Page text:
Appeals from the Order of the Court of Common Pleas of Allegheny County in the case of Edward Marshall v. Port Authority of Allegheny County and Michael Baker, Jr., Inc., No. G.D. 82-23771.
Louis C. Long, with him, Raymond H. Conaway, Meyer, Darragh, Buckler, Bebenek & Eck, for appellant, Port Authority of Allegheny County.
W. Arch Irvin, Jr., Wayman, Irvin & McAuley, for appellant, Michael Baker, Jr., Inc.
Edward J. Balzarini, Balzarini, Carey & Watson, for appellee, Edward J. Marshall.
Judges Craig and Doyle, and Senior Judge Narick, sitting as a panel of three. Opinion by Judge Craig.
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The Port Authority of Allegheny County (PAT) and Michael Baker, Jr., Inc. appeal from a judgment entered in favor of Edward J. Marshall to compensate him for injuries he sustained while demolishing a bridge in a PAT construction project.
Mr. Marshall's complaint avers that he was employed as a laborer by the Mosites Construction Company in the construction of the PAT East Busway. Mr. Marshall testified that on January 13, 1981, at approximately 7:00 p.m., he stepped onto a steel beam on a bridge which was being dismantled. Workers had cut the beam earlier with an acetylene torch; when he placed his weight on it, the beam gave way and Mr. Marshall fell 15 to 20 feet to the ground below. Immediately after his fall, a steel beam landed on top of Mr. Marshall's legs, inflicting severe injuries.
Mr. Marshall filed suit against Michael Baker, Jr., Inc., an engineering firm retained by PAT for the construction project, and PAT. A jury determined that Baker had been negligent and that PAT was vicariously liable for the negligence of the Mosites Construction Company, the general contractor. After denying the defendants' motions for post-trial relief, Judge Farino of the Allegheny County Court of Common Pleas entered judgment holding PAT and Baker jointly and severally liable for Mr. Marshall's damages. Baker appealed the judgment to the Superior Court which transferred the case to this court to be consolidated with an appeal filed by PAT.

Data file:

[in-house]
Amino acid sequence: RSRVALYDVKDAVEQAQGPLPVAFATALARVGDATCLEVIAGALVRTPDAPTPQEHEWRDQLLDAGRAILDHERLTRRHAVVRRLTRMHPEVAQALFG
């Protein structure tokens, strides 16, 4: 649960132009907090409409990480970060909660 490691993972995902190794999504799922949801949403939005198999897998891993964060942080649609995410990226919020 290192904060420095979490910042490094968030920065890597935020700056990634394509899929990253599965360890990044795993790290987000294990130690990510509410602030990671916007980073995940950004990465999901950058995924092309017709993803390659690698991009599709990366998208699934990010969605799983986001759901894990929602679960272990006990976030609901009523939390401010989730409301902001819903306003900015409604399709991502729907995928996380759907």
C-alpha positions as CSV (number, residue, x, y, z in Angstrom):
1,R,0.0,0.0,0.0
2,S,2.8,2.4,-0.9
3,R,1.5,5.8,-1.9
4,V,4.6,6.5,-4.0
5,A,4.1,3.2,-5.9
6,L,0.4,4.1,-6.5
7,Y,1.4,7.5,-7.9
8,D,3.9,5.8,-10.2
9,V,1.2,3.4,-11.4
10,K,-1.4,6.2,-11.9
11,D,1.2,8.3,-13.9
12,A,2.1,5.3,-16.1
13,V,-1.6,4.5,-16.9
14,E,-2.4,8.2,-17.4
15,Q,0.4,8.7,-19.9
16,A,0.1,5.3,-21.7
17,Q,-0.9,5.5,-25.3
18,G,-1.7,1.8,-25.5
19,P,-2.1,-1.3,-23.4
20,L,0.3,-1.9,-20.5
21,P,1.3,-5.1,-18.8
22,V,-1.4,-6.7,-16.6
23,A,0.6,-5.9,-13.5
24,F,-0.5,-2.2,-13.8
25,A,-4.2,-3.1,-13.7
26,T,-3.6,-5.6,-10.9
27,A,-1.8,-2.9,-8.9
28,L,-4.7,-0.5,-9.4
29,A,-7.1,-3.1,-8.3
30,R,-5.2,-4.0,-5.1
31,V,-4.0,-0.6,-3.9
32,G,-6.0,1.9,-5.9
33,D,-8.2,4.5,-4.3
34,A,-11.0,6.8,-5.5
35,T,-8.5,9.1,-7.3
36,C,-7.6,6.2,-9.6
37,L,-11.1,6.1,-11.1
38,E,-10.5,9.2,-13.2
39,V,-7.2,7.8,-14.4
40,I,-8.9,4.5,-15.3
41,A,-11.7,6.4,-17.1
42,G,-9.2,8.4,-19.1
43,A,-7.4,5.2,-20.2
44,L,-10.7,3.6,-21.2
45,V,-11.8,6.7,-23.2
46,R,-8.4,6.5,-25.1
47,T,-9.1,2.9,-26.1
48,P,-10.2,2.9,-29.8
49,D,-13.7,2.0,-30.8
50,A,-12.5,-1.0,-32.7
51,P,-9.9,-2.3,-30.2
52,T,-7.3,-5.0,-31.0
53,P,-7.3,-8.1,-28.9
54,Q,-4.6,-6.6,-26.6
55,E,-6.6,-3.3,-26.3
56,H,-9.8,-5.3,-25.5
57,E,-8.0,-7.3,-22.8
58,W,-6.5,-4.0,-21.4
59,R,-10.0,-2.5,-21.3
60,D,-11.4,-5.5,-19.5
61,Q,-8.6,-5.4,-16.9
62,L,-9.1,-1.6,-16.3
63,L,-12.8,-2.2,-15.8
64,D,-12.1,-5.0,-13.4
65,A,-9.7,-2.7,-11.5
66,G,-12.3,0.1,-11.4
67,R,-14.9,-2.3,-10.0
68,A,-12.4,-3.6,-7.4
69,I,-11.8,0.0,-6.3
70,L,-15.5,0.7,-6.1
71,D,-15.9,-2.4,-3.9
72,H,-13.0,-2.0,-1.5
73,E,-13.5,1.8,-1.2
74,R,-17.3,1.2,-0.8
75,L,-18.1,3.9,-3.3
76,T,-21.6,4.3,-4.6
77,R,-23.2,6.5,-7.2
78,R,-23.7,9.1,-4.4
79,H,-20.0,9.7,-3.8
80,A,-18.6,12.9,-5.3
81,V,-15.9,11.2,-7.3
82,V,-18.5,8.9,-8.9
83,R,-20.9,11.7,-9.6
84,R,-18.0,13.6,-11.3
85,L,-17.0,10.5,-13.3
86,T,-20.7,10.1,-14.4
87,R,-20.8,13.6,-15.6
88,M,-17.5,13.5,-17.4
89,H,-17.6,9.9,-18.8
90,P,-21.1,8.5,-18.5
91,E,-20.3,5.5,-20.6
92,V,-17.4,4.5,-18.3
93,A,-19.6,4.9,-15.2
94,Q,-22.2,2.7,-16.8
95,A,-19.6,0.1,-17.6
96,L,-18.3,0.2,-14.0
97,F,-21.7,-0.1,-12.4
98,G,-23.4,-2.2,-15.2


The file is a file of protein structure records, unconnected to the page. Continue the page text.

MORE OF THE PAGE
PAT contends that it is immune from liability in this case under section 8541 of the Judicial Code, 42 Pa. C.S. § 8541, the local agency immunity statute known as
[ 106 Pa. Commw. Page 134]
the Political Subdivision Tort Claims Act. That section provides:
Governmental Immunity Generally
Except as otherwise provided in this subchapter, no local agency shall be liable for any damages on account of any injury to a person or property caused by any act of the local agency or an employee thereof or any other person.
The parties dispute whether PAT is a "local agency" for purposes of the Political Subdivision Tort Claims Act.*fn1 This court recently resolved a similar question in E-Z Parks, Inc. v. Larson, 91 Pa. Commonwealth Ct. 600, 498 A.2d 1364, aff'd per curiam, 509 Pa. 496, 503 A.2d 931 (1986), in which we held that the Philadelphia Parking Authority was a "local agency" under the immunity statute. Examination of the parking authority's enabling legislation, which created "a public body corporate and politic, exercising the public powers of the Commonwealth as an agency thereof," led this court to conclude that the authority fit squarely within the definition of "local agency" found in section 8501 of the Judicial Code, 42 Pa. C.S. § 8501.
[ 106 Pa. Commw. Page 135]
PAT's genesis lies in section 3(a) of the Second Class County Port Authority Act, 55 P.S. § 553(a),*fn2 which provides that:
There are hereby created bodies corporate and politic in counties of the second class, to be known as Port Authority of (insert name of county), which shall constitute public bodies corporate and politic; exercising the public powers of the Commonwealth as an agency thereof.
The Judicial Code broadly defines "local agency" as "[a] government unit other than the Commonwealth government." 42 Pa. C.S. § 8501. As in our E-Z Parks analysis, we observe that PAT -- as a public body corporate and politic -- fits squarely within the Act's ...